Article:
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Piracy The Courts The Internet

German Domain Registrar Liable For Copyright Infringement 164

jfruh writes "When the German domain registrar Key-Systems registered and maintained the domain, should it have been obvious that their customer would use the site for unauthorized distribution of Robin Thicke albums? A regional German court says that they should've known, and once they had been notified they should have taken steps to prevent it from happening. Obviously domain registrars are worried that this will upend their entire business model."
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German Domain Registrar Liable For Copyright Infringement

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  • by aaribaud ( 585182 ) on Saturday February 08, 2014 @05:33AM (#46194123)
    ... which the Slashdot title does not exactly convey. From TFA, what happened is the domain was registered and used to distribute material without consent of the right owner(s), the infringement was obvious, the registrar was notified, and did not take action beyond passing the notice to the website owner. *This* lack of action is what made them liable; TFA even explicitly states that generally, registrars are not liable if they do act promptly upon serious requests.
  • by SuricouRaven ( 1897204 ) on Saturday February 08, 2014 @05:37AM (#46194143)

    - Some troublemaker files a false complaint to my registrar who, afraid of liability, immediately kills my domain and takes down not just web but email too.
    - Some troublemaker files a false complain to whoever sold and their complaint is forwarded to the trashcan.

    It's the DMCA again: Another trick internet bullies can use to silence and annoy anyone they dislike. I hope Anonymous figures this out and starts abusing the process,then we might see some attention given to the issue.

  • Re:on topic (Score:2, Insightful)

    by GiantRobotMonster ( 1159813 ) on Saturday February 08, 2014 @05:48AM (#46194189)

    of course the guy that put up the street signs and the house numbers are responsible for what goes on inside the buildings; makes perfect sense to me.

    Also, fuck beta.

  • by jklovanc ( 1603149 ) on Saturday February 08, 2014 @05:59AM (#46194223)

    I guess you didn't RTFA.

    the court ruled that the registrar had a duty to investigate after notification of infringing activity and had to take corrective action in case of obvious violations,

    The registrar did not investigate at all. What you are talking about is a knee jerk reaction. What the court is talking about is reasonable action.
    Combining the court scenario with your scenario would come out as follows;
    - Some troublemaker files a false complaint to my registrar. The registrar investigates and finds the complaint to be false and ignores it. The troublemaker goes to court, loses and has to pay the legal fees of the registrar.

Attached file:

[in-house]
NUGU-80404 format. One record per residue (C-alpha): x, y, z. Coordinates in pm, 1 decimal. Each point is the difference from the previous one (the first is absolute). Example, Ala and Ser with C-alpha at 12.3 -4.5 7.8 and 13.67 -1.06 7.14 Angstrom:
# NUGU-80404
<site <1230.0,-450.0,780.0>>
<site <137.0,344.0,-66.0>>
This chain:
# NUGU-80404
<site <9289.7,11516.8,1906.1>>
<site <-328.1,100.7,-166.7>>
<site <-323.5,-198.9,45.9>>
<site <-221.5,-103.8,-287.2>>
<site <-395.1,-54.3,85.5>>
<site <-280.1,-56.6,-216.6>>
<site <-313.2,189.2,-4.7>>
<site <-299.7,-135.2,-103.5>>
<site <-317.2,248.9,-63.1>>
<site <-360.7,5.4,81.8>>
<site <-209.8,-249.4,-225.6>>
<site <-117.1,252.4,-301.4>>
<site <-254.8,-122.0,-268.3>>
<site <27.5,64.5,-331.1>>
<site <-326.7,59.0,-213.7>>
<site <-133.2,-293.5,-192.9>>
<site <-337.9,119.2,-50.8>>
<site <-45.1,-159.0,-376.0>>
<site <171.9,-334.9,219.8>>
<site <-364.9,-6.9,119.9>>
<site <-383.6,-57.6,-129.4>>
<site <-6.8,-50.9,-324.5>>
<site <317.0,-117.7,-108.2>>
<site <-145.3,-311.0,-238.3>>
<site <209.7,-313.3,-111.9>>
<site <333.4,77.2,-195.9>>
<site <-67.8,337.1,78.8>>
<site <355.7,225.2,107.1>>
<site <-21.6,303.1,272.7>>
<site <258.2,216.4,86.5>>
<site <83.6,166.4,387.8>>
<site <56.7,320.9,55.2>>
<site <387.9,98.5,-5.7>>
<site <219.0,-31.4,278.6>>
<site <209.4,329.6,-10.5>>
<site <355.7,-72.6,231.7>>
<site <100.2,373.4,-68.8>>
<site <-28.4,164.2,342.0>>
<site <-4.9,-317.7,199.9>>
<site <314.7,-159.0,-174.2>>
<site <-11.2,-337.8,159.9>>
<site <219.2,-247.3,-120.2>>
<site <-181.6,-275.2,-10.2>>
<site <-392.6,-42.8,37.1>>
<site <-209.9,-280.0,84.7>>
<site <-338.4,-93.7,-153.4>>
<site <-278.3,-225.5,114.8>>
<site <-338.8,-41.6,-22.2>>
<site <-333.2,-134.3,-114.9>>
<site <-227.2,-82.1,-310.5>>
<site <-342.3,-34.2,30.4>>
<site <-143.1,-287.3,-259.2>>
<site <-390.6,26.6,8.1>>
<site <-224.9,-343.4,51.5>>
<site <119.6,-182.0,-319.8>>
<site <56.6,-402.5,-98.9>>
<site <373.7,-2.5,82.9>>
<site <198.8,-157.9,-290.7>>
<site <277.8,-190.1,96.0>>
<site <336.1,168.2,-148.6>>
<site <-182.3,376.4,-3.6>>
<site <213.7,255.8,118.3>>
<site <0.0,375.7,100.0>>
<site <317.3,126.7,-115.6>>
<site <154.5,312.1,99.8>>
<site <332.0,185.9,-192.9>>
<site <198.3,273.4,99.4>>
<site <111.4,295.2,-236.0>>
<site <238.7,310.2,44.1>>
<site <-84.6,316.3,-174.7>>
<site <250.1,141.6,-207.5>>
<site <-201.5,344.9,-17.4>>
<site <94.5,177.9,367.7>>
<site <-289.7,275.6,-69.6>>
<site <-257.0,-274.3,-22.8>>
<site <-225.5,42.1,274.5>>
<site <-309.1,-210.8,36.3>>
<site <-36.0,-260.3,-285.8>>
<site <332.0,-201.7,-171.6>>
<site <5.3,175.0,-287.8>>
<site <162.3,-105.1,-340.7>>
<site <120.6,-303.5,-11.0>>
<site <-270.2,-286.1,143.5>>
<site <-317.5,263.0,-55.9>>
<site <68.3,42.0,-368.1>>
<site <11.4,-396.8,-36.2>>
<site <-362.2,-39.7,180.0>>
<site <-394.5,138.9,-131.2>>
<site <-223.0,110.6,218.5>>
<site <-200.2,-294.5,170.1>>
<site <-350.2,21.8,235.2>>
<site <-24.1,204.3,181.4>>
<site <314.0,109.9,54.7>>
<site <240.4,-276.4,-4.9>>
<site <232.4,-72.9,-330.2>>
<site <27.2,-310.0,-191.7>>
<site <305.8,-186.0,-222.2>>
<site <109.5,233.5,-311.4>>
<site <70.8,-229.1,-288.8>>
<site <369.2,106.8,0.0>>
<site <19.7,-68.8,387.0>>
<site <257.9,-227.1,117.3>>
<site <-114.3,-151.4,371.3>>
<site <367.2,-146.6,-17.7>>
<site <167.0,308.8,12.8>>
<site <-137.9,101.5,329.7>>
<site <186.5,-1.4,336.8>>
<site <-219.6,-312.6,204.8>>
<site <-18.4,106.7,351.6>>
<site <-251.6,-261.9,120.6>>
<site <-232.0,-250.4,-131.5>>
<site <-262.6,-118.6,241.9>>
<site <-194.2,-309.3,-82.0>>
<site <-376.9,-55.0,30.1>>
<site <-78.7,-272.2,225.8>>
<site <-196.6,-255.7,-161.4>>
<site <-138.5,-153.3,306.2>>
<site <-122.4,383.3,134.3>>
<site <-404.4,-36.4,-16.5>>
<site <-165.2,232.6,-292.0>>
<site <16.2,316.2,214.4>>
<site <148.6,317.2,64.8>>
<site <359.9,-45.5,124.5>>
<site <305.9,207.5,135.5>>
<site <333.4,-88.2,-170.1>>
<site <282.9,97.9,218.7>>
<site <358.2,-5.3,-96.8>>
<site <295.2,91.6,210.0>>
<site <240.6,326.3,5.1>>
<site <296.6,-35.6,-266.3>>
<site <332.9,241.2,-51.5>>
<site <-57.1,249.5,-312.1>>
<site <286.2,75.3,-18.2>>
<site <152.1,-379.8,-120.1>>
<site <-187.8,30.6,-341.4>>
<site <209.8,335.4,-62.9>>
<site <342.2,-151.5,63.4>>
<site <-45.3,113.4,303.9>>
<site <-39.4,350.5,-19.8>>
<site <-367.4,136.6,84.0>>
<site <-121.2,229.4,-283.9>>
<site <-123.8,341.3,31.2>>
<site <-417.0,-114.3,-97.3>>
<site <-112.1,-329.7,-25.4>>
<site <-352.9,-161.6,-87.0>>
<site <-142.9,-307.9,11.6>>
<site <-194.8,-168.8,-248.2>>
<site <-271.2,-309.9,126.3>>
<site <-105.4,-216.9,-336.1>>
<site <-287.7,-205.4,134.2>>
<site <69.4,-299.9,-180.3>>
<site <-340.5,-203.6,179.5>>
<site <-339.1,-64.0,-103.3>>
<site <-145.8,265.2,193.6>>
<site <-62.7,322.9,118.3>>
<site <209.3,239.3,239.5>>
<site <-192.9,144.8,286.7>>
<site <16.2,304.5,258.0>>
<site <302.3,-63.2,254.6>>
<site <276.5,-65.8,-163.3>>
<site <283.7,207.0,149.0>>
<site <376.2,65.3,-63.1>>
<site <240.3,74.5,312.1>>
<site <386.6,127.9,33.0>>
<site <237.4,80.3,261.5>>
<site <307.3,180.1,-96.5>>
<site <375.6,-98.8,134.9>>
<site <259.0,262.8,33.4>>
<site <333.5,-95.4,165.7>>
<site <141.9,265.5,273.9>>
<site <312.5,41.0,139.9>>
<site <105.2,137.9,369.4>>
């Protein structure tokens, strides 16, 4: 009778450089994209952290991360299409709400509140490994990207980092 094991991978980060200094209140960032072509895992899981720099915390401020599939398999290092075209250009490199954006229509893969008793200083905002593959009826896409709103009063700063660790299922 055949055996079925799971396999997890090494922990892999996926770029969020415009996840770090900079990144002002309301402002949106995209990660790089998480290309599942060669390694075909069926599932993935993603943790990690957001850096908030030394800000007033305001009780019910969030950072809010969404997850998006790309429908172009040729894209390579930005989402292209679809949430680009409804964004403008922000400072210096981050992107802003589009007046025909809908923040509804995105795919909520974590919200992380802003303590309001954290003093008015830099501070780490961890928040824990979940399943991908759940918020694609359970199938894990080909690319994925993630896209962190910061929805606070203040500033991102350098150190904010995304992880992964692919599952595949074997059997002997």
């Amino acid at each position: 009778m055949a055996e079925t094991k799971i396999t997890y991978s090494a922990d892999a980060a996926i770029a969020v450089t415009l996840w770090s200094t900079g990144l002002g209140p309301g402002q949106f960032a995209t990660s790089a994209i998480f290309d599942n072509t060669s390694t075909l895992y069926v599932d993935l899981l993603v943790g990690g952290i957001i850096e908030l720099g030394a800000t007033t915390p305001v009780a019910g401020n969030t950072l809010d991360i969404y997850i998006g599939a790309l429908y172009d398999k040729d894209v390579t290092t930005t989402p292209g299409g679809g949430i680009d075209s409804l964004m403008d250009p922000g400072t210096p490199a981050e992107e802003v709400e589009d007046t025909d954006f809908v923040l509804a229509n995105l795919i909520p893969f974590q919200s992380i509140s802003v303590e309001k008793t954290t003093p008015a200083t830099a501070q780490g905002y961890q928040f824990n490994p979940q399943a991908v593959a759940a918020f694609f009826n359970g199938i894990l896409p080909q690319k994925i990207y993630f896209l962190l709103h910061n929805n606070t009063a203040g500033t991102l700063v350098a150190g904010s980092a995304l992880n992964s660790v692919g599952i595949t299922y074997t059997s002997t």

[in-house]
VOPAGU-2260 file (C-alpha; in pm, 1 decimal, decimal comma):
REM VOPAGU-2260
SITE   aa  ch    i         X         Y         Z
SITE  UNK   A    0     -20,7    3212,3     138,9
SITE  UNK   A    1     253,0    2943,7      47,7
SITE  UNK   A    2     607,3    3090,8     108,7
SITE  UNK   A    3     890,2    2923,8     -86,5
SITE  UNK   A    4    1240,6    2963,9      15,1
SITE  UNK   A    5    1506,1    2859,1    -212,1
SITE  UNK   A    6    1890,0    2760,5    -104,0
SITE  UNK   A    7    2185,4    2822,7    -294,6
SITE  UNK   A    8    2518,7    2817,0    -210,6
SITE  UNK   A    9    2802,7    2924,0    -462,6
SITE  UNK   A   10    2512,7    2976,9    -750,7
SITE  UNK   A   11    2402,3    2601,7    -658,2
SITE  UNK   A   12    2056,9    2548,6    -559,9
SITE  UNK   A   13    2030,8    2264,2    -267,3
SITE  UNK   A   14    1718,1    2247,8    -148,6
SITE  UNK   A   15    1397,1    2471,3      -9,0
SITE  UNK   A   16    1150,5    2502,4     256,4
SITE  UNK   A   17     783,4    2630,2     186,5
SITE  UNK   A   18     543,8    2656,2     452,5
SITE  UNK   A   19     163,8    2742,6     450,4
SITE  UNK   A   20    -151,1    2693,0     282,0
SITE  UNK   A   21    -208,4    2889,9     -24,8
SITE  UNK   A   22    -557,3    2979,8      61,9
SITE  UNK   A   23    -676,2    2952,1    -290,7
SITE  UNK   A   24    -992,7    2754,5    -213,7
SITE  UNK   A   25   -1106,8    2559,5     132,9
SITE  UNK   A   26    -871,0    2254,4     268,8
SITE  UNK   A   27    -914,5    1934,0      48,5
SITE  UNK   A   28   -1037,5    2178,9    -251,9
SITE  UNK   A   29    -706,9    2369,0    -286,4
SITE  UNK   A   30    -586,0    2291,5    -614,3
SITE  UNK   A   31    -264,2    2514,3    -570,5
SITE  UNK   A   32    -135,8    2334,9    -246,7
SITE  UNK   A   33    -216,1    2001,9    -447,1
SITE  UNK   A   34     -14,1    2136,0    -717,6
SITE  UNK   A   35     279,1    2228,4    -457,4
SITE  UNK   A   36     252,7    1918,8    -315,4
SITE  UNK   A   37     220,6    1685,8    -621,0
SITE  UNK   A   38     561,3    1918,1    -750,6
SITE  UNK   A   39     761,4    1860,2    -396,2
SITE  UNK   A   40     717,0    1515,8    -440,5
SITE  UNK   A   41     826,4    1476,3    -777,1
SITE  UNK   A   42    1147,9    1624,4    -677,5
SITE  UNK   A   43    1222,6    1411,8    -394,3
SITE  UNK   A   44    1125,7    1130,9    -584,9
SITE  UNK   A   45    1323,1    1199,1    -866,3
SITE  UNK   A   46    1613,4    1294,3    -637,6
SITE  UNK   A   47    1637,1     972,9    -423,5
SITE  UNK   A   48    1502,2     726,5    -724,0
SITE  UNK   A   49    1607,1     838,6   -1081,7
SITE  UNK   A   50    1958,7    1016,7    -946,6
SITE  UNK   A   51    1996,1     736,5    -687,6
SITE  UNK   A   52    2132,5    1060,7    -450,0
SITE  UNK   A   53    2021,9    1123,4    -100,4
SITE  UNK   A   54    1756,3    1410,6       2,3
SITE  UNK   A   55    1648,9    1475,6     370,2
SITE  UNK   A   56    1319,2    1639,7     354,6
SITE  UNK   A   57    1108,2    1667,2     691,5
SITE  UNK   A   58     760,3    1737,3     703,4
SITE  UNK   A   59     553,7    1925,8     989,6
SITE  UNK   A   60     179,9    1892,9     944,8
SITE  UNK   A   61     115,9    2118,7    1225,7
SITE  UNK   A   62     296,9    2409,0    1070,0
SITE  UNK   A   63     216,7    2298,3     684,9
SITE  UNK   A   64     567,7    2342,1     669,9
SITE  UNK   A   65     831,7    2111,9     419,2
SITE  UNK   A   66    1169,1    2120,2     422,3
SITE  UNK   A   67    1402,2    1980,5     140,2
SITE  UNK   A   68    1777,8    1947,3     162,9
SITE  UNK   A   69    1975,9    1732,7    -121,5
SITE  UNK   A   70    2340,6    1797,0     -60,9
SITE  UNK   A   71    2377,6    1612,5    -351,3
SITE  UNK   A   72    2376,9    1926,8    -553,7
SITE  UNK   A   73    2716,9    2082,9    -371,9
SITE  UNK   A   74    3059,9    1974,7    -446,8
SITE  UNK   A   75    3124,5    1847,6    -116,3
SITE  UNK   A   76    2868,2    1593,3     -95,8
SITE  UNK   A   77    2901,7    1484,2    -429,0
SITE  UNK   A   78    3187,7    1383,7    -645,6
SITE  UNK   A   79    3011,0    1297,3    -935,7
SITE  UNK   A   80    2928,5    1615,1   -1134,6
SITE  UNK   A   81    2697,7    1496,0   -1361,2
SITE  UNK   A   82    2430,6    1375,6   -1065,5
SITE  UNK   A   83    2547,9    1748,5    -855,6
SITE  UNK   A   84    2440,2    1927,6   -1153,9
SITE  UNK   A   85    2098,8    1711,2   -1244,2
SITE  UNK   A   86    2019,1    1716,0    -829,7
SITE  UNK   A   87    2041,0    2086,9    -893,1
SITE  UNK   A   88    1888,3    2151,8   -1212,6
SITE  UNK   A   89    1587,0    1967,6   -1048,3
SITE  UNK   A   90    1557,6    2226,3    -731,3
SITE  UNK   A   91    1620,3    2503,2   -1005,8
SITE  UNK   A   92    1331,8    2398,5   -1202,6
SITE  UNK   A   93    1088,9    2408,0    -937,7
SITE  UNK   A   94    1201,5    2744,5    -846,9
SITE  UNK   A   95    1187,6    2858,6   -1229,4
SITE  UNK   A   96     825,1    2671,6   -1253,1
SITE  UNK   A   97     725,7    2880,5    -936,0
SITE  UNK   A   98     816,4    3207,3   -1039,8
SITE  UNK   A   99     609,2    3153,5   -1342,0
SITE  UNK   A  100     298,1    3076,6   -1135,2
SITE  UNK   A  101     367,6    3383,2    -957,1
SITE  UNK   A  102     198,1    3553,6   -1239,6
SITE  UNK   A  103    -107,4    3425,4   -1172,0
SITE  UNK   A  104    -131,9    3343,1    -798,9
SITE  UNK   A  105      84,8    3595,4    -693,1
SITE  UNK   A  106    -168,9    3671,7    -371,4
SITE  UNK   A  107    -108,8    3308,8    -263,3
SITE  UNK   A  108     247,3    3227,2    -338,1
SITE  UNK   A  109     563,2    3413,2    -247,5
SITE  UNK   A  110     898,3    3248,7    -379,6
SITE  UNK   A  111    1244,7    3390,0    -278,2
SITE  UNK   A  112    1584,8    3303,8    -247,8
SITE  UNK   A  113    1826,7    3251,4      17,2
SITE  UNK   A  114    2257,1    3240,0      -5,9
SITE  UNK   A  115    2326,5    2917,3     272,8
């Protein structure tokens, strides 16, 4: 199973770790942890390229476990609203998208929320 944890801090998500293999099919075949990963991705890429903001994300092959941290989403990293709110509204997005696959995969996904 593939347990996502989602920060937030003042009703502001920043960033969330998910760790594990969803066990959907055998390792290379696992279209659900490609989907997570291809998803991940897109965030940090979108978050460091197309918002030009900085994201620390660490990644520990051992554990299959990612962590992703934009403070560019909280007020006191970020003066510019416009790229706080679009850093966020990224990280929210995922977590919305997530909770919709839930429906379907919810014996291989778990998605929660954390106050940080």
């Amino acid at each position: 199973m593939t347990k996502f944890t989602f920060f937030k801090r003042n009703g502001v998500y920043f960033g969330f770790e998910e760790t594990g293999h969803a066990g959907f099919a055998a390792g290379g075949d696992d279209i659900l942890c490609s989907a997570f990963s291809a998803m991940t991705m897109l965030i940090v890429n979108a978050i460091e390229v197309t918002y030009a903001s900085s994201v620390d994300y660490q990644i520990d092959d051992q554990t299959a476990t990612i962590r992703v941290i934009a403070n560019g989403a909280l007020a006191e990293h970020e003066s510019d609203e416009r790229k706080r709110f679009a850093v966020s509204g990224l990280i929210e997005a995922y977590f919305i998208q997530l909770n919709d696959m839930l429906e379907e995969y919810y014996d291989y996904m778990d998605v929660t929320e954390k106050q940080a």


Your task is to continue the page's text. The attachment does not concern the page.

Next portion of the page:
If Key-Systems ignores this ruling it faces a maximum fine of €250,000 (US$339,000).

    The registrar is not being fined if they follow the ruling. Their only cost would be the legal fees. If the troublemaker's claim was obviously bogus the court could award costs to the plantif so the registrar would be out nothing.

  • by Anonymous Coward on Saturday February 08, 2014 @06:02AM (#46194235)

    The registrar did not investigate at all.

    Nor should they be required to enforce copyright for parasites like these.

  • by SuricouRaven ( 1897204 ) on Saturday February 08, 2014 @06:32AM (#46194341)

    Investigations cost money. If the registrar is making $30 a year on a domain, it isn't going to be worth a formal investigation. They might be concerned about getting a reputation as an 'easy takedown.'

    You want to see an example, you only need to look at the DMCA and youtube. DMCA complains are a standard tool of visious youtube fights - people DMCA videos that insult them, pseudoscience organisations use DMCA takedowns to take down videos condemning them*, political factions DMCA videos promoting opposing views. Even worse, it's largely automated. Bots take down anything that matches their filters - witness the rather amusing incident of the Hugo awards, which showed a clip (with permission), and found their ustream blocked mid-broadcast because the copyright holder had neglected to whitelist the show's stream channel on their enforcer bot, or the takedown of NASA's coverage of the Curiosity landing because a news channel automatically submitted everything they broadcast to the enforcer-bot.

    Investigations cost human time. It's also a risk - humans make errors. Unless you're a major customer, you're not worth that much as an individual. This will be especially true when someone realises that you can take the result from googling 'justin beiber intitle:"index of" ' and feed it straight into the mailer. There's no penalty for submitting false positives.

    *The producers of the HIV-denying nonsense 'house of numbers' have been doing a lot of this. Criticise the many, many errors and outright lies in their 'documentary' and you may well find a takedown headed your way.

  • by mwvdlee ( 775178 ) on Saturday February 08, 2014 @07:45AM (#46194575) Homepage

    It's only valued at zero the same way hollywood movies never make any profit; financial hacking to prevent paying tax and dividend.

The best defense against logic is ignorance.